Observed impacts

According to the IPCC's 4th Assessment Report (2007), observed changes that are thought to be due to climate change include:

  • Rising sea level
  • Decreases in snow and ice extent
  • Changes in rain and snowfall (i.e. precipitation) patterns. Between 1900 to 2005, the trend in some parts of the globe (parts of North and South America, northern Europe and northern and central Asia) has been towards increasing precipitation, whilst other areas (the Sahel, the Mediterranean, southern Africa and parts of southern Asia) have tended towards less precipitation. Since 1970 the area of the planet affected by drought appears to have increased
  • Limited evidence of an increase in intense tropical cyclone activity in the North Atlantic since about 1970
  • Changes in snow, ice and frozen ground have increased the number and size of glacial lakes, increased ground instability in mountain and other permafrost regions and led to changes in some Arctic and Antarctic ecosystems
  • Some rivers, lakes, streams have also been affected through increased runoff and earlier spring peak discharge in many glacier- and snow-fed rivers
  • Changes in water quality of warming rivers and lakes has been observed
  • In terrestrial ecosystems, earlier timing of spring events and shifts in plant and animal ranges (towards the poles and towards higher altitudes)
  • In some marine and freshwater systems, shifts in ranges and changes in algal, plankton and fish abundance
  • Also in marine and freshwater systems, changes in ice cover, salinity (salt concentrations) and oxygen levels.


In their report, the IPCC attached high confidence to the above changes being due to climate change. Other changes may also be the result of climate change but the IPCC was less certain of this. They include:

  • Agricultural and forestry management at Northern Hemisphere higher lattitudes, such as earlier spring planting of crops, more forest fires and outbreaks of forest pests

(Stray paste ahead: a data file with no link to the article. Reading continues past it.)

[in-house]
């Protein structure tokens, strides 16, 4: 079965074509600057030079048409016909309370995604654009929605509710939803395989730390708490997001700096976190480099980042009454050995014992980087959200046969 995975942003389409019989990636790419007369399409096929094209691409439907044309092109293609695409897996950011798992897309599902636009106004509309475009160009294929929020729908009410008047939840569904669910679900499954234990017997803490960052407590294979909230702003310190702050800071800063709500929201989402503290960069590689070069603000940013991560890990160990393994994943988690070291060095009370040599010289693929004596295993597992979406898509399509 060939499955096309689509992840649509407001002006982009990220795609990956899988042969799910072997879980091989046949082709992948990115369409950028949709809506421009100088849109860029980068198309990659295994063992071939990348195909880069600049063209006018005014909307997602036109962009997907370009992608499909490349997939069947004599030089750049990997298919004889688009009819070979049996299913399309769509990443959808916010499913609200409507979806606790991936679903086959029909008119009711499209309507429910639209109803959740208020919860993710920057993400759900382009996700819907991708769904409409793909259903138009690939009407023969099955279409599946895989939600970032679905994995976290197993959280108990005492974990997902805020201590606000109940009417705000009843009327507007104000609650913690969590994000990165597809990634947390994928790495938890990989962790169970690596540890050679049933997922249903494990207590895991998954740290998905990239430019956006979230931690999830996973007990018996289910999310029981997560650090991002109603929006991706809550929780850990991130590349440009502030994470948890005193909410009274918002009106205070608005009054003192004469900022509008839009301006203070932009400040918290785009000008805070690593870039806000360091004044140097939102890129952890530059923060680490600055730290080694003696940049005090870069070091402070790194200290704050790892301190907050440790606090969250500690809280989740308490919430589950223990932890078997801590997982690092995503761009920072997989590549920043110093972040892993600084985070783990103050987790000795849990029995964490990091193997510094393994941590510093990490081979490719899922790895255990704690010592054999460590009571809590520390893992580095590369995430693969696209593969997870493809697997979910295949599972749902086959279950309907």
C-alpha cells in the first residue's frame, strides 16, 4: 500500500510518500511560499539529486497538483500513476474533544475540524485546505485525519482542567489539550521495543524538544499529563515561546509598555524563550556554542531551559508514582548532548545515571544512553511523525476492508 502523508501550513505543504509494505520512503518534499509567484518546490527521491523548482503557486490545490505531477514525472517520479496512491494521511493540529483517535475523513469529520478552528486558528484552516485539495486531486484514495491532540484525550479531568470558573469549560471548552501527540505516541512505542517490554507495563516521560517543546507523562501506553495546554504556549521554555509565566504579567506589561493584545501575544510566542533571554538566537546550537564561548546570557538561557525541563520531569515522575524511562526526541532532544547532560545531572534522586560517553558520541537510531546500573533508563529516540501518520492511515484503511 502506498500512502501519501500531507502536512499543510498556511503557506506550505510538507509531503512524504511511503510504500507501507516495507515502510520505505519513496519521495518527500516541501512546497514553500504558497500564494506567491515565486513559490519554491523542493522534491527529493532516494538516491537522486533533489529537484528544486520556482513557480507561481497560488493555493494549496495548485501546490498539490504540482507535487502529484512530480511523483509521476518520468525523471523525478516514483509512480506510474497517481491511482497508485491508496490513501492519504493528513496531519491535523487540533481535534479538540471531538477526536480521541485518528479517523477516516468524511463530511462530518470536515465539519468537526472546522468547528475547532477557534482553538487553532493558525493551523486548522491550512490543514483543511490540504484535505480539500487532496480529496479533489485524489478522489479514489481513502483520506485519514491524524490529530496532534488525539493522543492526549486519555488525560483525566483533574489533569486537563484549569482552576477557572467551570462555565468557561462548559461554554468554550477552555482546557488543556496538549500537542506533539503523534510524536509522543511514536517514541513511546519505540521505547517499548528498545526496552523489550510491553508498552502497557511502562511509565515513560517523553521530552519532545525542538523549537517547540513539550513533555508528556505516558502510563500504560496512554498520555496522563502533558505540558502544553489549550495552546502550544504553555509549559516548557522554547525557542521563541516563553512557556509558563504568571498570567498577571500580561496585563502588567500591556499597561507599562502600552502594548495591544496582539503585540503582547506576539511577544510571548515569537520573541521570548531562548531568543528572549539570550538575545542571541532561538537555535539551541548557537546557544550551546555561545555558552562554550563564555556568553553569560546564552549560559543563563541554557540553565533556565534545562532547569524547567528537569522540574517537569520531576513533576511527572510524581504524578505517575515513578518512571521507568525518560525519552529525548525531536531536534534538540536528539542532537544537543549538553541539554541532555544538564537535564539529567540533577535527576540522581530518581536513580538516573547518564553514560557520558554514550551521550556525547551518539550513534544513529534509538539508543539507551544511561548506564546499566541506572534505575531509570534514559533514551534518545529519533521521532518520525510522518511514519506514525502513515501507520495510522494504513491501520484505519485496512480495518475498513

• Some aspects of human health, such as heat-related deaths in Europe, changes in infectious disease-carrying organisms in some areas, and allergy-causing pollen in Northern Hemisphere high and mid-latitudes
  • Some human activities in the Arctic (e.g. hunting and travel over snow and ice) and in lower-elevation alpine areas (such as mountain sports).

Some observed impacts in the UK

There is evidence that some of the impacts listed above are happening in the UK. Here we list a few examples:

  • Sea level rise: according to UK Met Office, sea levels around the UK have risen about 10 centimetres since 1900
  • Effects on plants and animals: according to Natural England, some birds appear to be laying eggs earlier in the spring. The UK Met Office notes that the UK's growing season has lengthened due to Spring starting earlier and the delayed onset of autumn/winter. There are observations of other changes in nature, from butterflies appearing earlier in the year to birds changing their migration patterns
  • Changes in marine ecosystems: there is evidence of northerly movement of plankton species typically found in warmer waters, as well as shifts in the seasonal cycles of some species [CPR Survey].

2022 European heatwaves

Sun and blue sky

In the summer of 2022, intense heat affected many parts of Europe, including the UK, which recorded a temperature over 40°C for the first time. The UK heatwave of 18-19 July 2022 prompted the UK Met Office to issue a red extreme heat warning covering large parts of the country. During that two day period, we observed record air temperatures at most Environmental Change Network terrestrial sites, with one site (Sourhope in the Scottish Borders) exceeding it previous record by 4.5°C.

Consequences of the extreme heat and a prolonged lack of significant rain included wildfires in parts of Europe, including Spain and France. Homes were damaged by fire in parts of the UK. On 12 August 2022, the UK government officially declared a drought in parts of south-west England, parts of southern and central England, and the East of England. The flow of major rivers such as the Rhine was significantly reduced.

This UK Met Office article attributes the extreme heat of 18-19 July 2022 to climate change, citing evidence that climate change is making UK heatwaves more frequent, intense and long-lasting:

These news stories from the time are just a selection vividly portraying the extent of the climatic problems facing Europe.

    The European heatwave of 2022 is just one example of many climate-related events around the globe that are likely to be consequences of global warming.